02 Oct 2012

Criminal, silent and costly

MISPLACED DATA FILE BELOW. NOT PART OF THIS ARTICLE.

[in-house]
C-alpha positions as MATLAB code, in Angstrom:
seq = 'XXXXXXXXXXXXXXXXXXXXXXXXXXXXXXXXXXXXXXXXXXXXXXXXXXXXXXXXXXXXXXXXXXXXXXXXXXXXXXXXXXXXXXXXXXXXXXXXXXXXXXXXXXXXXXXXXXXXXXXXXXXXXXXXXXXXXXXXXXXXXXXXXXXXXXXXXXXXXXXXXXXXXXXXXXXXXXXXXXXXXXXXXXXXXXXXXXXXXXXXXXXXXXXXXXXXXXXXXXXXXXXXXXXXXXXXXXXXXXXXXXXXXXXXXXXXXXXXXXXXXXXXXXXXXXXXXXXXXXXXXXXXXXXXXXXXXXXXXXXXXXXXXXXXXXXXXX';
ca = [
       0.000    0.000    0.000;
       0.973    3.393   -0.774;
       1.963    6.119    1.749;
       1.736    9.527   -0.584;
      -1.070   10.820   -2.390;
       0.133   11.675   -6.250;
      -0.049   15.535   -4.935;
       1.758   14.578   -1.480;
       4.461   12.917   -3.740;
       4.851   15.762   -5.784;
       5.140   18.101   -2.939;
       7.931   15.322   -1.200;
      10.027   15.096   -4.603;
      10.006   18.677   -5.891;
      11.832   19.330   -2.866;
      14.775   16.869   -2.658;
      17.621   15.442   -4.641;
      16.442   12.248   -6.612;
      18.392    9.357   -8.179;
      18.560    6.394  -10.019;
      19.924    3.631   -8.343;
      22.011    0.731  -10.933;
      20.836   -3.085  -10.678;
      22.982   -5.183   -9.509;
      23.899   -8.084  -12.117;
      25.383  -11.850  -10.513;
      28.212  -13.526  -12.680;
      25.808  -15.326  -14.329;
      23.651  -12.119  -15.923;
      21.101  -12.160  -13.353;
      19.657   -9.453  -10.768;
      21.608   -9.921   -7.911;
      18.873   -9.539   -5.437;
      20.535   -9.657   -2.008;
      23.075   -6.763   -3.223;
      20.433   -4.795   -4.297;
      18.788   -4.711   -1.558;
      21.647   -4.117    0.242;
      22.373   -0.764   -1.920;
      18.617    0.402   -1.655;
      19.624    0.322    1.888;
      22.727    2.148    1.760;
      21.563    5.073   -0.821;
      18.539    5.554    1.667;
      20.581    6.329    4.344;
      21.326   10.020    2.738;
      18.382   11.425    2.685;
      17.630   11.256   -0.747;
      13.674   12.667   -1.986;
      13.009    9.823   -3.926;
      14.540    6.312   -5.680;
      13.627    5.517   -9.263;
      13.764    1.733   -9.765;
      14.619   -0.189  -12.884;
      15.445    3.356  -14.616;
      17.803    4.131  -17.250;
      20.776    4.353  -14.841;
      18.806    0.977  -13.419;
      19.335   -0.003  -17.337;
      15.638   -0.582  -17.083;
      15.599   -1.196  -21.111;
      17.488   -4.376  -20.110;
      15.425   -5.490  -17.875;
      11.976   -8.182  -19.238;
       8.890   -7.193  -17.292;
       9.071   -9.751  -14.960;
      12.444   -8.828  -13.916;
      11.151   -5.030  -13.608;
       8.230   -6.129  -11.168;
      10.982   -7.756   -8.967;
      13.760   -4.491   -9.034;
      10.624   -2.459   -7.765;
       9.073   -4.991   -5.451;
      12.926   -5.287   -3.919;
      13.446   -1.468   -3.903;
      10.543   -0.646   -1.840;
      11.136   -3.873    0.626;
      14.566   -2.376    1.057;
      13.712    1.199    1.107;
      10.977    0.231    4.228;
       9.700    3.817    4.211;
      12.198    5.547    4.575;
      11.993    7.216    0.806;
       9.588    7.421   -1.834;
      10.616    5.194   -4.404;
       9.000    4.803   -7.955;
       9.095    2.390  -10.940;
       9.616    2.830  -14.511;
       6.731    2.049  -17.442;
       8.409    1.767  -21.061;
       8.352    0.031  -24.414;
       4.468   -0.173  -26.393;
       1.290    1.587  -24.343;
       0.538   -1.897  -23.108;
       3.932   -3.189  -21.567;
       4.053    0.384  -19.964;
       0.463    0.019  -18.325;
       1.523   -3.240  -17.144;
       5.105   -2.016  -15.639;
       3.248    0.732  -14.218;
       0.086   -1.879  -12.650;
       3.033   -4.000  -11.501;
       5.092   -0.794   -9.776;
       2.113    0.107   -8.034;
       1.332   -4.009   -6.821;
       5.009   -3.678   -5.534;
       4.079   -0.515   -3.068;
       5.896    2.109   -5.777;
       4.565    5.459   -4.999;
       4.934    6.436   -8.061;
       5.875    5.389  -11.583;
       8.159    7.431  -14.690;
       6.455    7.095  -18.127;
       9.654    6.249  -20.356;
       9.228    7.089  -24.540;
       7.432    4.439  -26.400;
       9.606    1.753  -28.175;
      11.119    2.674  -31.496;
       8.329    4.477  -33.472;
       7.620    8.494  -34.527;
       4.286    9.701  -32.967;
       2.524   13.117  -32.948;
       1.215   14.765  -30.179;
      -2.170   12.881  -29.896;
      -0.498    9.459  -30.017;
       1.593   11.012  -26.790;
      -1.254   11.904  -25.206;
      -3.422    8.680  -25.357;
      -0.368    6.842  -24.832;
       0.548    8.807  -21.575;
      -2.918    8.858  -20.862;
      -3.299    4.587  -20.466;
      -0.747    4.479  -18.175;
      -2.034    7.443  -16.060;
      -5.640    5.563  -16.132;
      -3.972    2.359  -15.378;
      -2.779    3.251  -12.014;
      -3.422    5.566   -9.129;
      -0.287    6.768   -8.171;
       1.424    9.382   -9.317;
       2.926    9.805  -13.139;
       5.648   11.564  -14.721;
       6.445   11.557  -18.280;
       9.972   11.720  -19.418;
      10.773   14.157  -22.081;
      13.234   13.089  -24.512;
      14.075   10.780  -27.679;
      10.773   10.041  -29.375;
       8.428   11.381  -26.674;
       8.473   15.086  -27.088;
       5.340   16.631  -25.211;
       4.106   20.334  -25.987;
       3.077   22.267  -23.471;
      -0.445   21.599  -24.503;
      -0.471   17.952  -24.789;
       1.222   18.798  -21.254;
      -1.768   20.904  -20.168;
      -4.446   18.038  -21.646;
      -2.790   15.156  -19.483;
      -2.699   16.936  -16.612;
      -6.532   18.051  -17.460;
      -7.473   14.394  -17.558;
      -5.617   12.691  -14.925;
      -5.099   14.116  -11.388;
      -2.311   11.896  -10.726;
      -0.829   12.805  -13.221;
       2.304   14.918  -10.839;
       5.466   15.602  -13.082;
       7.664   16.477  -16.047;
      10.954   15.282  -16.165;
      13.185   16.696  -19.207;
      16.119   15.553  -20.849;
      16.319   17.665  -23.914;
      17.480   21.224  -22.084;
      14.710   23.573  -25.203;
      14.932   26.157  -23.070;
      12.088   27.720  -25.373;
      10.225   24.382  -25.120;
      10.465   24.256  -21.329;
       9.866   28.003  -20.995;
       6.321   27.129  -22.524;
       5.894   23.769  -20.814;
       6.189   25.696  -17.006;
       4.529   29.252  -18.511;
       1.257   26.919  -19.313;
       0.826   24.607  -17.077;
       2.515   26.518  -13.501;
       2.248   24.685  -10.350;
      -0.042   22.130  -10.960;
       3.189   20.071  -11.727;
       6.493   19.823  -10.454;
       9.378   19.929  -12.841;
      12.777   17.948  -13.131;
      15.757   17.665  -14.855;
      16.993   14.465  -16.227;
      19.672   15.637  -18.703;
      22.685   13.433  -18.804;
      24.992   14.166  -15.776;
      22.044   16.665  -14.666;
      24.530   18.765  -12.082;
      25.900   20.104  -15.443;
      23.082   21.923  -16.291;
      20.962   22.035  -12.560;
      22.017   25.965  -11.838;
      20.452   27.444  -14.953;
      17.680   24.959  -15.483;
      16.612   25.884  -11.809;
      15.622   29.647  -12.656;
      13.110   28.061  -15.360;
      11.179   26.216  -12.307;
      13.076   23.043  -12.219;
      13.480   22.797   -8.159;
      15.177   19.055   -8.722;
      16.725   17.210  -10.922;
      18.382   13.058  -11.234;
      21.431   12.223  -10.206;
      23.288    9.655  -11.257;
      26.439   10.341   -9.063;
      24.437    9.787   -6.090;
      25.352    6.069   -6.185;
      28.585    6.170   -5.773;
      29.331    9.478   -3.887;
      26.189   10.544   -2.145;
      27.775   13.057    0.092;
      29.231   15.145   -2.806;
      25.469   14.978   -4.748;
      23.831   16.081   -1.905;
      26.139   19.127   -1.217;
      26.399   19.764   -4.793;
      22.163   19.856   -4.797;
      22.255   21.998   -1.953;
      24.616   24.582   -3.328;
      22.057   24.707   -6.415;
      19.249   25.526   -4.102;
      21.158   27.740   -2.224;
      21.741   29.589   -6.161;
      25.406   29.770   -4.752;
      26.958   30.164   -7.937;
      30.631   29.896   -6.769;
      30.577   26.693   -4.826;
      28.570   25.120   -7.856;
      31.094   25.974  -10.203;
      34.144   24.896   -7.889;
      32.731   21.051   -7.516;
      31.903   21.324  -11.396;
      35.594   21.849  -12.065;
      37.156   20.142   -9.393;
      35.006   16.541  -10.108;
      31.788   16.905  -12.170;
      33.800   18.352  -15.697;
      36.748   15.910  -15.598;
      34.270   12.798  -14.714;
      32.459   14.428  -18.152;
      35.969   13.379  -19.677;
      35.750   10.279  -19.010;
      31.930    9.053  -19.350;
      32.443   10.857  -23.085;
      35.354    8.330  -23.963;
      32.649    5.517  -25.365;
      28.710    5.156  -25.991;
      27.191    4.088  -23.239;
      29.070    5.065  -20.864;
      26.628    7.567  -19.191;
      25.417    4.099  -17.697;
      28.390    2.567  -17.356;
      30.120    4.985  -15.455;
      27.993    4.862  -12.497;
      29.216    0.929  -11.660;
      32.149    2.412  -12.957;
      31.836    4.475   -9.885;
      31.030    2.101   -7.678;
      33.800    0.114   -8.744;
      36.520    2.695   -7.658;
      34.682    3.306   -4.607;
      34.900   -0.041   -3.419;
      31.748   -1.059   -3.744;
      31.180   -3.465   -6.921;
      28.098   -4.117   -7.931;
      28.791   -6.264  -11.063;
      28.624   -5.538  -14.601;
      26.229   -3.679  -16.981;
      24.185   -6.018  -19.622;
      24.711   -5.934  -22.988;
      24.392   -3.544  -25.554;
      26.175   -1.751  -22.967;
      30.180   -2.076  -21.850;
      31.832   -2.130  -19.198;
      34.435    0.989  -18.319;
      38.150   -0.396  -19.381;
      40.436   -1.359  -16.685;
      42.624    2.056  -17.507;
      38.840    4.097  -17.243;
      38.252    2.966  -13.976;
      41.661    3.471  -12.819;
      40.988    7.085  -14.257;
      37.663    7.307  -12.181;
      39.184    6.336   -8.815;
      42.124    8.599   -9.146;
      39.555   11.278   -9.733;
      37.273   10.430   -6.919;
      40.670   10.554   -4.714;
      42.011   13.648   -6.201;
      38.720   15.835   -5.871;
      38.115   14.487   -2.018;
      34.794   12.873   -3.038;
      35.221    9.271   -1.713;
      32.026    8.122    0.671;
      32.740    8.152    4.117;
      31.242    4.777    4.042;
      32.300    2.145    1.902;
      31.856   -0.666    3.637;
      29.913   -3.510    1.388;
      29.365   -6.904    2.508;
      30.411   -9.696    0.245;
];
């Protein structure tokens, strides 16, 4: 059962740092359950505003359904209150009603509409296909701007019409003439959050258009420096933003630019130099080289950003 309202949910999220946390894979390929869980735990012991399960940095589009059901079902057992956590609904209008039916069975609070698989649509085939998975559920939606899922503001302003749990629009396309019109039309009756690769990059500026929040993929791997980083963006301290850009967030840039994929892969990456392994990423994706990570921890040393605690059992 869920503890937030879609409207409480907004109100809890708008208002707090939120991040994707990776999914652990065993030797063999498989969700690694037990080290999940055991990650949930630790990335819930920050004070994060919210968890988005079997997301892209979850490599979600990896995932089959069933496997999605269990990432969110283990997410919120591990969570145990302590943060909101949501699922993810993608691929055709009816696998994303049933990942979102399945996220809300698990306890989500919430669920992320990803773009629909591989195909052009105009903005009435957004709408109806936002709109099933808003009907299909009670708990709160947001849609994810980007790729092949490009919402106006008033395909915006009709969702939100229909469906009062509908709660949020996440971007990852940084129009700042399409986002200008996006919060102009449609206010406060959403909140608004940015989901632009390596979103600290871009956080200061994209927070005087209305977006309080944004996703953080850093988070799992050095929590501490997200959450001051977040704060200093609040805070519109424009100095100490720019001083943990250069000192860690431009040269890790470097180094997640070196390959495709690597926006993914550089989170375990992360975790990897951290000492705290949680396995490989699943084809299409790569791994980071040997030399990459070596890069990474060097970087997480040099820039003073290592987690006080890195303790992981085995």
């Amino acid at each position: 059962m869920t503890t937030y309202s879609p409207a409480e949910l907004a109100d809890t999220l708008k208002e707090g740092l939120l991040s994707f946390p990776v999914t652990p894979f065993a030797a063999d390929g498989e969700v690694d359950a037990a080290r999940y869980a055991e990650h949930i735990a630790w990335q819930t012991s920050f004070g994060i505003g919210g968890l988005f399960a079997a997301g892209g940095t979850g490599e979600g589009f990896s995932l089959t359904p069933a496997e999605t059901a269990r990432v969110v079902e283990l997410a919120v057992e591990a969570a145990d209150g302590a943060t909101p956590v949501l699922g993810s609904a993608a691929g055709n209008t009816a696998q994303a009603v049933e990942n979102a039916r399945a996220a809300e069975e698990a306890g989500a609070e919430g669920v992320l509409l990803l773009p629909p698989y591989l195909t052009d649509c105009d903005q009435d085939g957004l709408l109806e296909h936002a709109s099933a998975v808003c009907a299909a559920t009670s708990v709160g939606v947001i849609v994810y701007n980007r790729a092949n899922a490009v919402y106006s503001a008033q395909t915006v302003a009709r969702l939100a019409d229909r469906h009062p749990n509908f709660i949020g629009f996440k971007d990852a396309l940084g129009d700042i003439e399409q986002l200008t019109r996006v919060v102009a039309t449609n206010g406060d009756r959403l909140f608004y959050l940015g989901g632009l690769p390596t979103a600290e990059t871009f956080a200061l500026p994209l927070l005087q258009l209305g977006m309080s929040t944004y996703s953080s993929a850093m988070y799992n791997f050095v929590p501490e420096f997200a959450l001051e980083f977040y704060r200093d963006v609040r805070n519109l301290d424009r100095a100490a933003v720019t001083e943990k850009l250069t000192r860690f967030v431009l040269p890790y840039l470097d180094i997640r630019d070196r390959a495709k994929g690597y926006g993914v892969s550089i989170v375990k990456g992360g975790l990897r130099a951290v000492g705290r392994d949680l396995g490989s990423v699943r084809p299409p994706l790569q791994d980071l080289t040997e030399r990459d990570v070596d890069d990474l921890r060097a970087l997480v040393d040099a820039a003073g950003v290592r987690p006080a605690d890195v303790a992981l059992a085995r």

Why new security challenges are forcing businesses to rethink their approach. Whether it’s staff bringing their own devices to work or creating holes in the network using personal Cloud services, the task of securing business networks may never have been harder. Certainly, the landscape is changing fast – so much so that EMC’s Marketing CTO Clive Gold is prepared to declare that the ‘reactive’ way many businesses approach security is no longer valid. “The idea of the organisation as a castle protected by firewalls, anti-virus and other perimeter safeguards is no longer adequate,” says Gold. What’s changed is not only the rise of Cloud and mobile technologies, but also the nature of the external threat. “Four years ago outside trouble often meant kids playing with scripts and executing attacks for bragging rights,” says Sean Kopelke, Director of Symantec Australia’s Strategic Sales Group, “but over the last 18 months there’s been a notable shift towards highly technical attacks executed by organised crime.” Gold agrees, “The threat is now criminal and the motive is profit.” Two things distinguish this new brand of threat. First, the attacks are highly targeted. Second, they’re deceptively quiet. Kopelke says that intruders now focus on obtaining access to networks while staying hidden, siphoning out intellectual and commercial secrets, or credit and identity information which they then seek to exploit or sell. Security by the numbers Statistics from Symantec illustrate how this threat has evolved. 2011 saw an 81% increase in malicious attacks compared to 2010. The number of malware variants increased 41% and web attacks rose by more than a third. While spam email happily decreased from 62 to 42 billion messages a day, perhaps the most concerning observation is what Symantec refers to as the ‘rising tide of advanced targeted attacks’. These are not only a challenge for big business, Kopelke says. Indeed, 18% of advanced attacks were directed at organisations with fewer than 250 staff, and complex attacks were evenly split between SMEs and larger enterprises. “The biggest misconception among small, and even mid-sized, businesses is that they are too insignificant to be worth going after. Clearly, hackers have concluded otherwise.” This post is from the article “Criminal, silent and costly” published in the first edition of The Buzz. To read more, click here: The Buzz Magazine.
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